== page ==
Abbott was a master at framing. He’s gone now from the top job, or we hope he has, but his legacy persists.
Take the ‘Royal Commission into Trade Union Governance and Corruption’. If the title had not included ‘and Corruption’, it might have been seen as a neutral body assigned the task of examining how unions are managed and governed. But Abbott was determined to frame the Commission’s task as a legal investigation into what he asserted was widespread union corruption. His framing prejudged the outcome. Now that the Commission’s findings are public, Abbott will not be disappointed.
He could have achieved his purpose had the Commission been simply into trade union governance; the terms of reference would have defined the scope of the inquiry. But typically Abbott has...
That there has been more controversy around Donald Trump than around Hillary Clinton is further evidence, if more were needed, of the deeply corrupt nature of the media, and the American media in particular. Hillary should go to jail. She illegally used a personal server for her correspondence as Secretary of State because in this way nothing she wrote could be subpoenaed by the American Congress. Instead, every email she sent could be read by governments around the world. Just think of this:
The ex-CIA official said there is “zero ambiguity — none” about the impropriety of SAP-level intelligence being housed on an unsecure private email server. Faddis added that the very existence of that information on her server means that highly classified information must have been moved off of a “completely separate channel” under a process that is “specifically forbidden.” If you had done this while working at the CIA, Hemmer asked, what would’ve happened to you? Faddis’ response: “My career’s over, I lose my clearance, I lose my job, and then I go to prison, probably for a very long time.” Faddis explained that the “consequences are enormous” when information at this level of secrecy is made vulnerable to foreign penetration. “The reason this stuff is in this channel is because it’s going to do incredible damage to US national security if it gets out in the open. That’s why we protect it this way.” When Hemmer inquired whether Hillary’s conduct could have cost lives, Faddis didn’t hesitate. “Absolutely. Without question,” he asserted.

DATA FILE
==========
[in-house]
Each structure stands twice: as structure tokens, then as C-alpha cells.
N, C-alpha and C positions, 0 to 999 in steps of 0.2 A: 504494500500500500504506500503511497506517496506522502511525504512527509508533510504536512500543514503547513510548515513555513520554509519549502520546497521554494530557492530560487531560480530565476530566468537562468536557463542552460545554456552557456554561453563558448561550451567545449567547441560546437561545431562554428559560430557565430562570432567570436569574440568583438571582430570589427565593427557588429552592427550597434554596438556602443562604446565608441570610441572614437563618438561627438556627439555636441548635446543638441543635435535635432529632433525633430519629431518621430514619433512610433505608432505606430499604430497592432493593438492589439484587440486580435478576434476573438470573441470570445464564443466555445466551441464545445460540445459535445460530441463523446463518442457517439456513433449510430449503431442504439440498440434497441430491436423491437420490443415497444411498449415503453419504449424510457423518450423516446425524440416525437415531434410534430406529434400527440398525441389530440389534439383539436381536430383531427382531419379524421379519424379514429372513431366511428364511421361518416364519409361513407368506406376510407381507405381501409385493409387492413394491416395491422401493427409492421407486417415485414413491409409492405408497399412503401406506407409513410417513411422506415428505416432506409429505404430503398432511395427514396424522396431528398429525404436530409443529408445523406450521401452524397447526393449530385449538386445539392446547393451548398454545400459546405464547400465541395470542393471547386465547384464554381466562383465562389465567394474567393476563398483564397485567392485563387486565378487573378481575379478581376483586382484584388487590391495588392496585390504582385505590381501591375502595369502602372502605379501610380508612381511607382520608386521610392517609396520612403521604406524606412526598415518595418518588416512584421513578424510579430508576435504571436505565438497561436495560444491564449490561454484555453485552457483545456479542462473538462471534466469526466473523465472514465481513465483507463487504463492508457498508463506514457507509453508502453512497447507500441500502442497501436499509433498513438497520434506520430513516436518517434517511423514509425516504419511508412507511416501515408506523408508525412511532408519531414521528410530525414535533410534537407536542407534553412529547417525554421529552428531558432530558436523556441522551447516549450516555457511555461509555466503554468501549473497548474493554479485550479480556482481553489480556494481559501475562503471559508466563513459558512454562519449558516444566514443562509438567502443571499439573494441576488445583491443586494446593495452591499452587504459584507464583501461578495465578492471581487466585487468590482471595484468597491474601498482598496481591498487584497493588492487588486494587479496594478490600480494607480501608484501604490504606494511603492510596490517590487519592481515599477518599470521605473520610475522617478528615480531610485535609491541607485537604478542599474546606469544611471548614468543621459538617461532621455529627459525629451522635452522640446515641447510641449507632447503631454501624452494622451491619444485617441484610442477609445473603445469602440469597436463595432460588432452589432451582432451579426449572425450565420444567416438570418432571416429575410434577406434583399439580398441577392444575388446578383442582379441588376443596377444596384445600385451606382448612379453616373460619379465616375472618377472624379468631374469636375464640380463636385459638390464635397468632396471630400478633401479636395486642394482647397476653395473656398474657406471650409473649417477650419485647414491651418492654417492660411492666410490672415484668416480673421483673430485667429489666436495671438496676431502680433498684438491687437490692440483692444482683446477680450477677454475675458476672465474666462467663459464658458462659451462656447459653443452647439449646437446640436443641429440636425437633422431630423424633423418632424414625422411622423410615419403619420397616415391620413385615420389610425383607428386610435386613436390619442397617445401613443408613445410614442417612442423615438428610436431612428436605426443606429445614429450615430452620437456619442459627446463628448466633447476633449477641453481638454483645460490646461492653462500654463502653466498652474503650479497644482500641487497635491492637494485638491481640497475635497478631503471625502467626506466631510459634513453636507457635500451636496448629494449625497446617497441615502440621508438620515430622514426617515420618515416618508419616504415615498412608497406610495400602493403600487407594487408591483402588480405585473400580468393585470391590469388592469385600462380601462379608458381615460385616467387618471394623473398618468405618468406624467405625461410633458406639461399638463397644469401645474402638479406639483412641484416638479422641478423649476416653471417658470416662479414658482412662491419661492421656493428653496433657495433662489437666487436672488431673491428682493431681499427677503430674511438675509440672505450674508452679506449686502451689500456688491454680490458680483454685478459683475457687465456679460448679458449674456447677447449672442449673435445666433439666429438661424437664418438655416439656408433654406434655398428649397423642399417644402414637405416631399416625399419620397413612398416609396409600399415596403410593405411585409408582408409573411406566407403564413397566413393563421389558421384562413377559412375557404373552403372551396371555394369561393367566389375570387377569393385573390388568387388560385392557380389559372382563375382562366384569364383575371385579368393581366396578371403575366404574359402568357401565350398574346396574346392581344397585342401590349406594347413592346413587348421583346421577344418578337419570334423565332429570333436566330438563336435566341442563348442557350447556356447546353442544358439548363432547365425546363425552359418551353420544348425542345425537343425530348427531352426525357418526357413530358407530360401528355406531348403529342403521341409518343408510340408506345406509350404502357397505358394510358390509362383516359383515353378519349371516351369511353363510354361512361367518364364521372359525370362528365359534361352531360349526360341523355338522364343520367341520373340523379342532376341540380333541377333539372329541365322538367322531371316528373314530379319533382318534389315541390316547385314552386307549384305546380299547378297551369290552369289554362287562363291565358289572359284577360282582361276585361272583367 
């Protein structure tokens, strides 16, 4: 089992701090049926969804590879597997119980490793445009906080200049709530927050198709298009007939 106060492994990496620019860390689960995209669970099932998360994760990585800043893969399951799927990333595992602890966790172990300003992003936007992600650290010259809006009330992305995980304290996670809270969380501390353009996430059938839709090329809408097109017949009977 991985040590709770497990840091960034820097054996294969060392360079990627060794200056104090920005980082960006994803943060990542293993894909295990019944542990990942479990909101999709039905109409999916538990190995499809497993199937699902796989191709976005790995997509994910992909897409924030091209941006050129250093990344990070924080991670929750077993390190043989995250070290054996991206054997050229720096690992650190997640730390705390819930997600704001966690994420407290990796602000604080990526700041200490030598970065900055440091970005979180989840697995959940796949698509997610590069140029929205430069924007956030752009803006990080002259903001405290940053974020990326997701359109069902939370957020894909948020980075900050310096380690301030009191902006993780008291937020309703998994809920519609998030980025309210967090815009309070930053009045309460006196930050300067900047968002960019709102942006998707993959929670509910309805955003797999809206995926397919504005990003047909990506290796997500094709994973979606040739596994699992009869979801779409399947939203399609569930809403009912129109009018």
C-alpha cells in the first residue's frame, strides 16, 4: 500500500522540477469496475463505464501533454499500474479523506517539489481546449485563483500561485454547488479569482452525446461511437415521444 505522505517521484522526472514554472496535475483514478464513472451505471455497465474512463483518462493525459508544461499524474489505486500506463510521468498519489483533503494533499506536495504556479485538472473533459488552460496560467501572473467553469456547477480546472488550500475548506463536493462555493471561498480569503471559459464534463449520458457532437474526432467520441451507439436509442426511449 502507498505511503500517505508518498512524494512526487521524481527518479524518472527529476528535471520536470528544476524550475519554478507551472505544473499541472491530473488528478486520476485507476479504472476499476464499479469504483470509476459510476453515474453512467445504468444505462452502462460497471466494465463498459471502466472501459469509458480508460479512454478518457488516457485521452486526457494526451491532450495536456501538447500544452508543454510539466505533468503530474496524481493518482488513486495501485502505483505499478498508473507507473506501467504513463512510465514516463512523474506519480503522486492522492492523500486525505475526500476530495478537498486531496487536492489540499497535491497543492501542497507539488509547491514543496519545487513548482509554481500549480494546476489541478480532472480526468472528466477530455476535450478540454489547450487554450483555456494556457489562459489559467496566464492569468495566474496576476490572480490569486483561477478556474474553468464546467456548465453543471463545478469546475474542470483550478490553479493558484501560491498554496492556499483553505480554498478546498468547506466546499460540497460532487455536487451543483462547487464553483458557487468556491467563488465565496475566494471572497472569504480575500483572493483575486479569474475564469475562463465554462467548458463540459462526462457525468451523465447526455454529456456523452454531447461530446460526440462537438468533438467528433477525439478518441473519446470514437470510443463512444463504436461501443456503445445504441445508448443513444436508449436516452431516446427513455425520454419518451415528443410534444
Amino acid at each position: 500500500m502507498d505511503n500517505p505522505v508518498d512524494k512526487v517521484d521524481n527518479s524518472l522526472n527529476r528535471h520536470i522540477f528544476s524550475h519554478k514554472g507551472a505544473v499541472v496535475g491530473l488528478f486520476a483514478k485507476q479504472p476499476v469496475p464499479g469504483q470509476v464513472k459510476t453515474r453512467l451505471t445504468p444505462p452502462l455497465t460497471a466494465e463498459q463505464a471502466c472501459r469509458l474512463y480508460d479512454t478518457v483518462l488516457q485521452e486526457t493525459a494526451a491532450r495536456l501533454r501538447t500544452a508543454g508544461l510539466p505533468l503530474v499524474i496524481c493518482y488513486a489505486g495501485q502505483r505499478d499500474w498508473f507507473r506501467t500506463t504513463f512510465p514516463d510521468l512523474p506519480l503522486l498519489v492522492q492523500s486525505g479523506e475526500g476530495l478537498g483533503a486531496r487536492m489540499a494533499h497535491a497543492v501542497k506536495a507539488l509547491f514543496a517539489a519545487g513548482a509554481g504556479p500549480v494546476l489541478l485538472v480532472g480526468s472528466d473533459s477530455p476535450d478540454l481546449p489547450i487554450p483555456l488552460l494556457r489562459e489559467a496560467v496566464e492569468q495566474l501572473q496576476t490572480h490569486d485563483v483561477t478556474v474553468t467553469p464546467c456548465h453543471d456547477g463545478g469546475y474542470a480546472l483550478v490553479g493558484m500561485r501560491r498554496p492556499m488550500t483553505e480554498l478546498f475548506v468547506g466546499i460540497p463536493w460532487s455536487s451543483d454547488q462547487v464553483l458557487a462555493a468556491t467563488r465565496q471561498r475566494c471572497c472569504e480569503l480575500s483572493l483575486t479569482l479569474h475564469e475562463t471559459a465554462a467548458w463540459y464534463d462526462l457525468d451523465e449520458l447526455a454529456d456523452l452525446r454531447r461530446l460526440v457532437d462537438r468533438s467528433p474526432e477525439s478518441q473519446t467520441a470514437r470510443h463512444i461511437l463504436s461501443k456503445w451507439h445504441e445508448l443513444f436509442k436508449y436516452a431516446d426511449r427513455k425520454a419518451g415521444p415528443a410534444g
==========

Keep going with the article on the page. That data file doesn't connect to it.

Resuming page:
That she protected her husband from harassment charges and highly plausible accusations of rape in order to protect Bill’s presidency and her own political prospects is...
History, we are told is written by the victors. If history is not is not accurate it has little value as memory. Propaganda can be very serviceable. Means have a habit of presaging ends. Orchestrated delusion, or at least failure to address the truth of the past, or worst to embrace ignorance, does not serve the larger of cause of humanity.
Winston Churchill, who seems to have had an opinion of everything, expressed the view:
I do not admit… that a great wrong has been done to the Red Indians of America, or the black people of Australia… by the fact that a stronger race, a higher grade race… has come in and taken its place.
Churchill to Palestine Royal Commission, 1937
These Arawaks of the Bahama Islands were much like Indians on the mainland, who were remarkable (European observers were to say again and again) for their hospitality, their belief in sharing. These traits did not stand out in the Europe of the Renaissance, dominated as it was by the religion of popes, the government of kings, the frenzy for money that marked Western civilization and its first messenger to the Americas, Christopher Columbus.
As soon as I arrived in the Indies, on the first Island which I found, I took some of the natives by force in order that they might learn and might give me information of whatever there is in these parts.
The information that Columbus wanted most was: Where is the gold? He had persuaded the king and queen of Spain to finance an expedition to the lands, the wealth, he expected would be on the other side of the Atlantic-the Indies and Asia, gold and spices. For, like other informed people of his time, he...